Cub review: bleeder of the pack
Hellishly unhappy campers versus whatever it is that’s stalking them in this nifty, efficient horror film from Belgium
Film Title: Cub (Welp)
Director: Jonas Govaerts
Starring: Stef Aerts, Evelien Bosmans, Titus De Voogdt, Maurice Luijten, Gill Eeckelaert
Running Time: 84 min
If you go down to the woods today . . . you might just be lucky enough to encounter this nifty little Belgian horror.
Jonas Govvaerts’ promising directorial debut concerns a troop of cub scouts who venture out into the countryside for a camping trip that soon goes eye-gougingly wrong.
When put-upon 12-year-old Sam (Maurice Luijten) reports seeing a real life manifestation of campfire legend Kai in the forest, it only serves to attract more bullying from his fellow scouts and his jackboot bro troop leader Peter (Stef Aerts).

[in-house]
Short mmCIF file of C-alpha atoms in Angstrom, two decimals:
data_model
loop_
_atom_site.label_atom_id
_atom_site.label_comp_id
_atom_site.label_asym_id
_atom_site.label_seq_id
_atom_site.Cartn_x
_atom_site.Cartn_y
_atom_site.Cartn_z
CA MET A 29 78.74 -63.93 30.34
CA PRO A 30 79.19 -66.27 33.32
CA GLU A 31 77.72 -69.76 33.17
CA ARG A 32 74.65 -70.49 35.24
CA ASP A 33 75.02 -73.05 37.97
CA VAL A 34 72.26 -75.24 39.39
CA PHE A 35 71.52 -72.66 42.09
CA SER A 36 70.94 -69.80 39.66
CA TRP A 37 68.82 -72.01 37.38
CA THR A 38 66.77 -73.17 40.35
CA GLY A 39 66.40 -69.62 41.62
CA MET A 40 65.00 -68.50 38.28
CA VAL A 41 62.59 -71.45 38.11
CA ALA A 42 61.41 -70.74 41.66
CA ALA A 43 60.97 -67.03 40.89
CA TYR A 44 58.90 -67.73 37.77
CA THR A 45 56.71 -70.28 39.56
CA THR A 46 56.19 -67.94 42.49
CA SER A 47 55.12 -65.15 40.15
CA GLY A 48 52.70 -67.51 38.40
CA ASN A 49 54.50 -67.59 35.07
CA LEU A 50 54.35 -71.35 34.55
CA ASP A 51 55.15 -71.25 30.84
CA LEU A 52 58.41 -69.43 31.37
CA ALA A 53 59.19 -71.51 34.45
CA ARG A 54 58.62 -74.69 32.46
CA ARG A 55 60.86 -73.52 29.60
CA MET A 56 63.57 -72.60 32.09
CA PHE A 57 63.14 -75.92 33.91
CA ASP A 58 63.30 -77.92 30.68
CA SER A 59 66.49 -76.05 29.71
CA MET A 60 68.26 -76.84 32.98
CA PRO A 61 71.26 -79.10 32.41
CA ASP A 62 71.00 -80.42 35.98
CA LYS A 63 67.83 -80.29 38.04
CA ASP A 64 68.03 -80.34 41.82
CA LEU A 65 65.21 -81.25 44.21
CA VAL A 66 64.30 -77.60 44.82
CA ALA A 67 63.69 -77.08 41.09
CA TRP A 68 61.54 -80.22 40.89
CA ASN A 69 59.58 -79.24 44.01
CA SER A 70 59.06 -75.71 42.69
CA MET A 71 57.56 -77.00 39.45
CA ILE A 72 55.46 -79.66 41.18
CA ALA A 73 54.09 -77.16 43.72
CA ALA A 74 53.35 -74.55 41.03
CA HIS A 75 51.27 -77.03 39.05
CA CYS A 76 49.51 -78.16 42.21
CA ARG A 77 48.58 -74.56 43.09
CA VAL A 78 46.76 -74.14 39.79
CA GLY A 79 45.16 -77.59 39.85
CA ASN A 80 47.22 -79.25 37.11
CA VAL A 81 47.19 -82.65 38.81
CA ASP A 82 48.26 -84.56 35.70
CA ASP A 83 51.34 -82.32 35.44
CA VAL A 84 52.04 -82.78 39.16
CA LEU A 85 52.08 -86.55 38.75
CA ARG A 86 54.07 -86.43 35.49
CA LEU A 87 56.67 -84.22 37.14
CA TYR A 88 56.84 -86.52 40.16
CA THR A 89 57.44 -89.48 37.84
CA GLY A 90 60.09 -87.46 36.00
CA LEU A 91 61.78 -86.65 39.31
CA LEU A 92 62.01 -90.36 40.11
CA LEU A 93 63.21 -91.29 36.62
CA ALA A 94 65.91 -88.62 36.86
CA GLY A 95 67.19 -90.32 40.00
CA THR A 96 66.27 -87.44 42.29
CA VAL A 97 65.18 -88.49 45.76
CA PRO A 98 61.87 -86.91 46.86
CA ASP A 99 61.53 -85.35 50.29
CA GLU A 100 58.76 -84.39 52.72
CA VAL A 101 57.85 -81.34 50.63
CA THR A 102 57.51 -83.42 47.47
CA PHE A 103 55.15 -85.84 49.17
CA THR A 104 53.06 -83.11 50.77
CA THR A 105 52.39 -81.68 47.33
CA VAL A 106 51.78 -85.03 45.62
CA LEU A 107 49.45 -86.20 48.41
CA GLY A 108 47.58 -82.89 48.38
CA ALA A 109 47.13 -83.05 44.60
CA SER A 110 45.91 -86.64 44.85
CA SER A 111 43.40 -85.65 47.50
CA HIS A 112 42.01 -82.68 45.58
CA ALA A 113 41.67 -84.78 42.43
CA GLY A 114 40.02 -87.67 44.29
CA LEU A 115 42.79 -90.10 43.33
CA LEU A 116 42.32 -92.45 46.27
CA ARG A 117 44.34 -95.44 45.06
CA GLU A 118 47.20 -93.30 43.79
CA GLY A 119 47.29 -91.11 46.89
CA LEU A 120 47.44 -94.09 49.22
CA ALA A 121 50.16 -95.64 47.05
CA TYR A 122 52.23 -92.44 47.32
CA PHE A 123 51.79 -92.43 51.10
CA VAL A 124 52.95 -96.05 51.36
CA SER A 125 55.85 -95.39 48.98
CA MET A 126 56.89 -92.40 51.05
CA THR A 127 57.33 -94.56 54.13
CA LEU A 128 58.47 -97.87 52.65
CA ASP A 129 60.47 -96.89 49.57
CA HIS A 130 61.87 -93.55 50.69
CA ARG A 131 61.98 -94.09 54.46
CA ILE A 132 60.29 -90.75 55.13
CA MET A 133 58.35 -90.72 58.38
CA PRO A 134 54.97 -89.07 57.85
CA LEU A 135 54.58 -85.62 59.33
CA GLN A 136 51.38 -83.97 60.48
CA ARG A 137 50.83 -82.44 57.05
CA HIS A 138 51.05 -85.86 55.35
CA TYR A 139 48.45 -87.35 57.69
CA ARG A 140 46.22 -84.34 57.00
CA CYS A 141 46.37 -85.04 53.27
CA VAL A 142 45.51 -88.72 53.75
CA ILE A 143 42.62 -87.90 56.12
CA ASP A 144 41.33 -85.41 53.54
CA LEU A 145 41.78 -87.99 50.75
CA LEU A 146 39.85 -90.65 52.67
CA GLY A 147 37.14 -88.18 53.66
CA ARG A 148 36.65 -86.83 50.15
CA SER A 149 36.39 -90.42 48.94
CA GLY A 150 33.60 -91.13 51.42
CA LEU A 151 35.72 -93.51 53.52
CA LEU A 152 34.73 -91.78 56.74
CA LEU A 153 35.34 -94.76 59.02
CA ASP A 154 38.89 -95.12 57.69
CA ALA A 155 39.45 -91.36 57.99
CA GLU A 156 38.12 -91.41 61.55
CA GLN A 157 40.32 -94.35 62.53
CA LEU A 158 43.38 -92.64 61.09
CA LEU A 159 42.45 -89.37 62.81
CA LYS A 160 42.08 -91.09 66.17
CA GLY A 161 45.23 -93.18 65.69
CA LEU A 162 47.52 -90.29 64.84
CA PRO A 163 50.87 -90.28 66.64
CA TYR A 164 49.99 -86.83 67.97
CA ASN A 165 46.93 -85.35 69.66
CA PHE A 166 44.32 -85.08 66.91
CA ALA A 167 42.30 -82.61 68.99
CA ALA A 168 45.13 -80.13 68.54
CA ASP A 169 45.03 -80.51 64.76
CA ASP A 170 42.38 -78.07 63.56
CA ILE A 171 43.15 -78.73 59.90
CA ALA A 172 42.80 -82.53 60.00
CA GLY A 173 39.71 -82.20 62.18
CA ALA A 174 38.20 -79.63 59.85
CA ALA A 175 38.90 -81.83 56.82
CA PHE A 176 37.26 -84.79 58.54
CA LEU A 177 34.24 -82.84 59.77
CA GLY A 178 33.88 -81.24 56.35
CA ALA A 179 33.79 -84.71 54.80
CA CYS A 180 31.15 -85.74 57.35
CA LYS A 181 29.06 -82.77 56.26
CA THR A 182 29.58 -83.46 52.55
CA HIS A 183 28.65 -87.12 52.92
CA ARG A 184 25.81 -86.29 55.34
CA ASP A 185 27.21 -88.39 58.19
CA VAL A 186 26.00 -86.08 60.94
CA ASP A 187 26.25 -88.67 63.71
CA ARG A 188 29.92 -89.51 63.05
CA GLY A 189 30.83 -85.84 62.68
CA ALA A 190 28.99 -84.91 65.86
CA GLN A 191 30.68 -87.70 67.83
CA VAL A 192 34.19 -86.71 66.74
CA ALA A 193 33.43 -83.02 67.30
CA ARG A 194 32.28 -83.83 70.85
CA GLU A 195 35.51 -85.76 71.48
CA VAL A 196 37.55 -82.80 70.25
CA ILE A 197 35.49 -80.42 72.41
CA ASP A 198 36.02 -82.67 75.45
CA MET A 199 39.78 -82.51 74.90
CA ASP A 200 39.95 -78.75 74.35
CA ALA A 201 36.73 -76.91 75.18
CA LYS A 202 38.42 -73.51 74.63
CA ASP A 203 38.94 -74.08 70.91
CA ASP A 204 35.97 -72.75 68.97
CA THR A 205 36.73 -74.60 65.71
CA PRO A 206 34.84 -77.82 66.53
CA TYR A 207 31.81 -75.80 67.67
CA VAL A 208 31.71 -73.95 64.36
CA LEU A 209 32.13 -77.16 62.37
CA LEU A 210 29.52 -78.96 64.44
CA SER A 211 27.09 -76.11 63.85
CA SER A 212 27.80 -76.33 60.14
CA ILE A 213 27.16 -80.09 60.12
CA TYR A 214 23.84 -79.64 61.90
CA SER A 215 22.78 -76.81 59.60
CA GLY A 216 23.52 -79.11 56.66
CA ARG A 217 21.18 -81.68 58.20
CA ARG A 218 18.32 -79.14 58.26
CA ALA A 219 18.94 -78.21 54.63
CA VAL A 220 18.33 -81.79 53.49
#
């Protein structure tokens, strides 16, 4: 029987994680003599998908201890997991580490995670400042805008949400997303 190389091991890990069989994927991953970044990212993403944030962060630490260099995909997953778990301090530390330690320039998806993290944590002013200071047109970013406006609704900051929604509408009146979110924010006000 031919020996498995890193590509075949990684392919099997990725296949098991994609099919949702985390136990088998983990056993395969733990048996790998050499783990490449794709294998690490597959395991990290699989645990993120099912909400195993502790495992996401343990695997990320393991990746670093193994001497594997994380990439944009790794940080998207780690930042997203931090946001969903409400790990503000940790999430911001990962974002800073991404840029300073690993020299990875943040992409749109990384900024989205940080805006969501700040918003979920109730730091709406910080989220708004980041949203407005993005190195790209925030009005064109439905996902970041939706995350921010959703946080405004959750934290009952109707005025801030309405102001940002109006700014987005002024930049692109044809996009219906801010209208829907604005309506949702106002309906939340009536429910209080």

Through the goading, Sam remains certain that a dark creature is lurking in the trees. Finally, he plucks up the courage to climb toward the monster’s treehouse lair, where he finds a feral boy (Gill Eeckelaert).
But how could this kid, who cannot, we discover, even operate a can opener, have created so many elaborate booby traps around the area? Perhaps he is not alone, as the scouts will soon, alas, find out.
Made on a small budget and largely funded through an IndieGoGo campaign, Cub is characterised by terrific performances (especially from the pre-teen cast), playfully ghoulish bloodwork, and the most inventive instruments of death we’ve seen since the Saw franchise ran out of ideas.
The film does not entirely explain itself, but it does enough to ensure that genre fans will applaud and whoop with delight during the grisly bits.
You might even say they’ll be in for a big surprise. Or two.